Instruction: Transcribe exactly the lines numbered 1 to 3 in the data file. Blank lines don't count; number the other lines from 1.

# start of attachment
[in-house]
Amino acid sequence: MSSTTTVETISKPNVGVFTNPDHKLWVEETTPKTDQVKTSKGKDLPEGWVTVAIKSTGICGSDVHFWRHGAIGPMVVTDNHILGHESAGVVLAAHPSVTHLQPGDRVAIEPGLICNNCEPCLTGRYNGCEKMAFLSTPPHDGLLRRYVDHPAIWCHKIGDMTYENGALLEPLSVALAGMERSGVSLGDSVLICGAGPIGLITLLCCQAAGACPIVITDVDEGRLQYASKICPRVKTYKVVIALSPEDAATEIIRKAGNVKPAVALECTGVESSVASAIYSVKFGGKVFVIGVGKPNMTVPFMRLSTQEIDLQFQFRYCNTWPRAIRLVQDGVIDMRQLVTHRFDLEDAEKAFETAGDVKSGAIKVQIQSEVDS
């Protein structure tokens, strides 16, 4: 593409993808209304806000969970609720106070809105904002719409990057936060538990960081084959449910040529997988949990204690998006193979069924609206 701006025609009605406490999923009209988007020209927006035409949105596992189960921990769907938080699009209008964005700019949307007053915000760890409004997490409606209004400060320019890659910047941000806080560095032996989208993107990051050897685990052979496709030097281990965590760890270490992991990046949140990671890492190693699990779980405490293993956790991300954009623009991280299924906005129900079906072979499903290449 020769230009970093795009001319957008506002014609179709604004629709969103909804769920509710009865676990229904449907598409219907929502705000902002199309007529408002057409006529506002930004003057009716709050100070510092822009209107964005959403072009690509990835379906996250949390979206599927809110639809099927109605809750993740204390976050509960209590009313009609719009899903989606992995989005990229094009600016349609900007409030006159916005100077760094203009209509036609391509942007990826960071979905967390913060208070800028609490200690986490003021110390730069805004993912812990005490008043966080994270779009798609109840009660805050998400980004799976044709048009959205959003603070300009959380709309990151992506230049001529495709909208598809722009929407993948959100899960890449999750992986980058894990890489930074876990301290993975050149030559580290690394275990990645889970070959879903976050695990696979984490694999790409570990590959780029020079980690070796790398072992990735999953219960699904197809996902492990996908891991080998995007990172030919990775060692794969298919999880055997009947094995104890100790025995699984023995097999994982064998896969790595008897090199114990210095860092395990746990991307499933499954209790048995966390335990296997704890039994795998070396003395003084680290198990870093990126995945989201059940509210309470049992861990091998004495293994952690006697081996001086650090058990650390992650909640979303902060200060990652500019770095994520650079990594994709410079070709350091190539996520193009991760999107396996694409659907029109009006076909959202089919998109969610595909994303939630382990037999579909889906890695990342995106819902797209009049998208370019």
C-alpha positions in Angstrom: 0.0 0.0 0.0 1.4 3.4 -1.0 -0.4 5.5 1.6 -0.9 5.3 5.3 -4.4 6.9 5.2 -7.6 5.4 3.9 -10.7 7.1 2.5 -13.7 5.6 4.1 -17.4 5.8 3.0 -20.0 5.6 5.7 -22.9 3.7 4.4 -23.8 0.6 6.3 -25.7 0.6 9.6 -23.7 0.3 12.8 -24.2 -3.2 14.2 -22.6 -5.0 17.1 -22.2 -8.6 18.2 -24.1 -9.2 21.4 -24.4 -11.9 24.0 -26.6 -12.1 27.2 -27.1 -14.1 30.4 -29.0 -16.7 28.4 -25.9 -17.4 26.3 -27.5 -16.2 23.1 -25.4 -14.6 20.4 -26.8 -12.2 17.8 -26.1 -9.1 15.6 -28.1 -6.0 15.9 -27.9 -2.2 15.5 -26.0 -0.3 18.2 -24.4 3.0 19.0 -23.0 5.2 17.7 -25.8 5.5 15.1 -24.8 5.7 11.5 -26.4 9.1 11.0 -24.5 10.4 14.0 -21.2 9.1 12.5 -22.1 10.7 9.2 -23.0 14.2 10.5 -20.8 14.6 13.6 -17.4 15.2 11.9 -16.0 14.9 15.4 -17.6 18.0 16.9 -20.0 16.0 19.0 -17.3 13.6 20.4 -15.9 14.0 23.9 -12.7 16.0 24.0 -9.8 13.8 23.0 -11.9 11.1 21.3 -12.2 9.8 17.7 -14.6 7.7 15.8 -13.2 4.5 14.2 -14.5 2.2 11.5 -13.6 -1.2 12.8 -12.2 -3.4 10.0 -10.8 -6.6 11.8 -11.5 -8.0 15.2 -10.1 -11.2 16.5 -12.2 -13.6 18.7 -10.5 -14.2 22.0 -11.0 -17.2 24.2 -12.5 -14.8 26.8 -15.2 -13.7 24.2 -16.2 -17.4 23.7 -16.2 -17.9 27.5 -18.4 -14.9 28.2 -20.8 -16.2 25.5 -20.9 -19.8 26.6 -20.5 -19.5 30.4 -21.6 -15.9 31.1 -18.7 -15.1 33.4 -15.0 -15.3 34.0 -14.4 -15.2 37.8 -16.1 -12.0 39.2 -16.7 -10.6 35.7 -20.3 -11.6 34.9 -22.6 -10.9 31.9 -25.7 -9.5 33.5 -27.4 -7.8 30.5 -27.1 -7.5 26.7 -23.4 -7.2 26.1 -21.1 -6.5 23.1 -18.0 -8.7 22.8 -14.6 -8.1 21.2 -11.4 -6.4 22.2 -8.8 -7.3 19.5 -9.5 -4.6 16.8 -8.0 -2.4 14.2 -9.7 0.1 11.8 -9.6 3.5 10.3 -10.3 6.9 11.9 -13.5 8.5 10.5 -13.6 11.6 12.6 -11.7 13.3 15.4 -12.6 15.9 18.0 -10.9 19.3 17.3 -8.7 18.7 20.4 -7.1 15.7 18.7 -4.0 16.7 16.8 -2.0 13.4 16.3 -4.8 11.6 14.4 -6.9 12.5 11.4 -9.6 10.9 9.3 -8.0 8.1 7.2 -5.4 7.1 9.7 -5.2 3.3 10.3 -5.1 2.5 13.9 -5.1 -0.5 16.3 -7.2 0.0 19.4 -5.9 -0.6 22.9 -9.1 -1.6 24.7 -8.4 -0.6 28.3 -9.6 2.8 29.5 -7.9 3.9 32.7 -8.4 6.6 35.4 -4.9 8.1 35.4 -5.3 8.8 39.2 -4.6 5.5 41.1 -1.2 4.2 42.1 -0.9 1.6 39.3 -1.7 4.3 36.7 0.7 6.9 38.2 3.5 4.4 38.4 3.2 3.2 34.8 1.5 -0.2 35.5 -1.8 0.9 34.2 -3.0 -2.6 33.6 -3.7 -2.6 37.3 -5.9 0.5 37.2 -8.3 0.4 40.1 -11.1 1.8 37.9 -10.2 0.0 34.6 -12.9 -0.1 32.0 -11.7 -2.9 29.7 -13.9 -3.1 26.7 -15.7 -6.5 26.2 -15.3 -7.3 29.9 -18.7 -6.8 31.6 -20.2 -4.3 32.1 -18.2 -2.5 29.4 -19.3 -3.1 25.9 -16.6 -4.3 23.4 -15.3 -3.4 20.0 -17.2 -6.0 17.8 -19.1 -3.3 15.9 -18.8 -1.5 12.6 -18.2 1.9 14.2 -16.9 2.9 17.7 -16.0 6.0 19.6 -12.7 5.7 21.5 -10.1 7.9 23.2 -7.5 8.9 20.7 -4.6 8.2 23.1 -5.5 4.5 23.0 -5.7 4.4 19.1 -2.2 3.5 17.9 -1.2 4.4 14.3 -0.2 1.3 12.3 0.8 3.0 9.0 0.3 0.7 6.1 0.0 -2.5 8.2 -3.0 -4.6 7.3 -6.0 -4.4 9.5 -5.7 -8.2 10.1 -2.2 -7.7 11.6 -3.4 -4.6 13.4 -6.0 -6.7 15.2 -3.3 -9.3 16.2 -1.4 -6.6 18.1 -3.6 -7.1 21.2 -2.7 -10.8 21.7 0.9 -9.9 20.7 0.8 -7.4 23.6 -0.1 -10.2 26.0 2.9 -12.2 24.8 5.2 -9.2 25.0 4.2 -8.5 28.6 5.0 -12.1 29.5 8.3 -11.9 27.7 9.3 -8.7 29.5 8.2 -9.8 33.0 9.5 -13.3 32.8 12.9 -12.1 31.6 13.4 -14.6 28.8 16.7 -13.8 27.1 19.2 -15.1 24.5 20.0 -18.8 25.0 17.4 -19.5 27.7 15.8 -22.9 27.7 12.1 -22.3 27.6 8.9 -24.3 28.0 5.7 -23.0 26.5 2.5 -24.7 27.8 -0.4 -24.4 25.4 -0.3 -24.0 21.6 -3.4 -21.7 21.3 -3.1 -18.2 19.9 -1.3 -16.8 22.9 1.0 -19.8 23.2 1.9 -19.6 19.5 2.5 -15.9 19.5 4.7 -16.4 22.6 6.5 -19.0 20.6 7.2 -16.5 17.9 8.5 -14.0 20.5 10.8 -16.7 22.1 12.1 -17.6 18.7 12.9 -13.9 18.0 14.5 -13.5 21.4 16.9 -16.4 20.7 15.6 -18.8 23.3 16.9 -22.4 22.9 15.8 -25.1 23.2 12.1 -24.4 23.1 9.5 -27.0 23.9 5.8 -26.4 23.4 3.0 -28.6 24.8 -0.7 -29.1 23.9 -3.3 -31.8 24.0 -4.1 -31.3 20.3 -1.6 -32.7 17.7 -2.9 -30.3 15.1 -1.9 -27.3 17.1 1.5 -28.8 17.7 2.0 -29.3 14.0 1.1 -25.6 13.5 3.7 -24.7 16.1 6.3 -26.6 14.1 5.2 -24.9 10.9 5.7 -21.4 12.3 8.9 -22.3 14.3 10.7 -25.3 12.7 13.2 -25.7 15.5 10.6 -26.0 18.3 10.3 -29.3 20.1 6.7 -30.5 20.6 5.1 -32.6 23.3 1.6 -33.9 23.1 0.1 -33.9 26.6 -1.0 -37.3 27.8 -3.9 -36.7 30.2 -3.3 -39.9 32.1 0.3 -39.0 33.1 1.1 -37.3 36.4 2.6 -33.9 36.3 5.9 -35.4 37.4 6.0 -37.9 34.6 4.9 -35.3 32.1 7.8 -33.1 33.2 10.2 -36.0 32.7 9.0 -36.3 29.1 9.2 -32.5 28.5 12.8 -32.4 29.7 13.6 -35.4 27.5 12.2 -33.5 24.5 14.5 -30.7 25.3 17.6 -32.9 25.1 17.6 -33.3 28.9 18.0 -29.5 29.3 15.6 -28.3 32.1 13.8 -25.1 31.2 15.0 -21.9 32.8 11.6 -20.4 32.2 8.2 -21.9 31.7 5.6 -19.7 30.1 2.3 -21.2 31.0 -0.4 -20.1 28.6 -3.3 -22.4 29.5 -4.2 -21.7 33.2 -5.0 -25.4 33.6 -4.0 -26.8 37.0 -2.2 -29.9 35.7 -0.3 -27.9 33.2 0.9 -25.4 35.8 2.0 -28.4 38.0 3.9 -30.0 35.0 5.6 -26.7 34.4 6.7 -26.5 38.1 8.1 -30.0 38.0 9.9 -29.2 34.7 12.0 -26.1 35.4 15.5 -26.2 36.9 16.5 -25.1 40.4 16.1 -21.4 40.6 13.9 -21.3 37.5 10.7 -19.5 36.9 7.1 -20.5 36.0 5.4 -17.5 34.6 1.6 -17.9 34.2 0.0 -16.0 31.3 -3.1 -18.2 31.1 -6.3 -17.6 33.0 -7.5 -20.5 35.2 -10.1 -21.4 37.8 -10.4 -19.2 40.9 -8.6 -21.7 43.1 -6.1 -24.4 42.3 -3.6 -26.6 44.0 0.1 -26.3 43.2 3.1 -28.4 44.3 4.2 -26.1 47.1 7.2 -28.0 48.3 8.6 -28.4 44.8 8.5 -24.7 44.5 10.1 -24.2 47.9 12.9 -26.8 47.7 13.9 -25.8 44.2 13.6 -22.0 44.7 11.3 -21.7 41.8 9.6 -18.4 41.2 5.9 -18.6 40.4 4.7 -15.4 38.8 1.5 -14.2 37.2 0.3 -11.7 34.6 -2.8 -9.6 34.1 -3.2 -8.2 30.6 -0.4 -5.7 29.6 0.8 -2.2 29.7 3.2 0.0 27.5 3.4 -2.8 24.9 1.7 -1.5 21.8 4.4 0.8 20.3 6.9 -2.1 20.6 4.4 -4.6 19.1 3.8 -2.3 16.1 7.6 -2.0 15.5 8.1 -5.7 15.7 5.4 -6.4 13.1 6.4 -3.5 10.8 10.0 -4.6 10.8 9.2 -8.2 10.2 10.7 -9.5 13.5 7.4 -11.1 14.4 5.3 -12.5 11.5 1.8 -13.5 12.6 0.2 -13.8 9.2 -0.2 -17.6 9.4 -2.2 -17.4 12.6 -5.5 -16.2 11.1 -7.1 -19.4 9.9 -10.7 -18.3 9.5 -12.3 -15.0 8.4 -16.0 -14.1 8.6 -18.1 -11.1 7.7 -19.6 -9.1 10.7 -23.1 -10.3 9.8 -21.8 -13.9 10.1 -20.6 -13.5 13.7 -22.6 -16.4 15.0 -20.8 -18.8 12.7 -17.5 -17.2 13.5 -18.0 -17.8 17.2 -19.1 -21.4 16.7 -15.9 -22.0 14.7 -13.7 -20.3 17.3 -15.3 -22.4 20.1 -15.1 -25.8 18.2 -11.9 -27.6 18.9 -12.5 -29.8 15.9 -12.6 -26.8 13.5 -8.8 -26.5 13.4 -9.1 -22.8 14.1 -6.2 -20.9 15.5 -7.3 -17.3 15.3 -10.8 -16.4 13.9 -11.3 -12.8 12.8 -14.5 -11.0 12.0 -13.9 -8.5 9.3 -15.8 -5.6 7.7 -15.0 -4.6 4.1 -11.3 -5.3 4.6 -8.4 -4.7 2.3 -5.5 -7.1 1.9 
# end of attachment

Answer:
[in-house]
Amino acid sequence: MSSTTTVETISKPNVGVFTNPDHKLWVEETTPKTDQVKTSKGKDLPEGWVTVAIKSTGICGSDVHFWRHGAIGPMVVTDNHILGHESAGVVLAAHPSVTHLQPGDRVAIEPGLICNNCEPCLTGRYNGCEKMAFLSTPPHDGLLRRYVDHPAIWCHKIGDMTYENGALLEPLSVALAGMERSGVSLGDSVLICGAGPIGLITLLCCQAAGACPIVITDVDEGRLQYASKICPRVKTYKVVIALSPEDAATEIIRKAGNVKPAVALECTGVESSVASAIYSVKFGGKVFVIGVGKPNMTVPFMRLSTQEIDLQFQFRYCNTWPRAIRLVQDGVIDMRQLVTHRFDLEDAEKAFETAGDVKSGAIKVQIQSEVDS
């Protein structure tokens, strides 16, 4: 593409993808209304806000969970609720106070809105904002719409990057936060538990960081084959449910040529997988949990204690998006193979069924609206 701006025609009605406490999923009209988007020209927006035409949105596992189960921990769907938080699009209008964005700019949307007053915000760890409004997490409606209004400060320019890659910047941000806080560095032996989208993107990051050897685990052979496709030097281990965590760890270490992991990046949140990671890492190693699990779980405490293993956790991300954009623009991280299924906005129900079906072979499903290449 020769230009970093795009001319957008506002014609179709604004629709969103909804769920509710009865676990229904449907598409219907929502705000902002199309007529408002057409006529506002930004003057009716709050100070510092822009209107964005959403072009690509990835379906996250949390979206599927809110639809099927109605809750993740204390976050509960209590009313009609719009899903989606992995989005990229094009600016349609900007409030006159916005100077760094203009209509036609391509942007990826960071979905967390913060208070800028609490200690986490003021110390730069805004993912812990005490008043966080994270779009798609109840009660805050998400980004799976044709048009959205959003603070300009959380709309990151992506230049001529495709909208598809722009929407993948959100899960890449999750992986980058894990890489930074876990301290993975050149030559580290690394275990990645889970070959879903976050695990696979984490694999790409570990590959780029020079980690070796790398072992990735999953219960699904197809996902492990996908891991080998995007990172030919990775060692794969298919999880055997009947094995104890100790025995699984023995097999994982064998896969790595008897090199114990210095860092395990746990991307499933499954209790048995966390335990296997704890039994795998070396003395003084680290198990870093990126995945989201059940509210309470049992861990091998004495293994952690006697081996001086650090058990650390992650909640979303902060200060990652500019770095994520650079990594994709410079070709350091190539996520193009991760999107396996694409659907029109009006076909959202089919998109969610595909994303939630382990037999579909889906890695990342995106819902797209009049998208370019």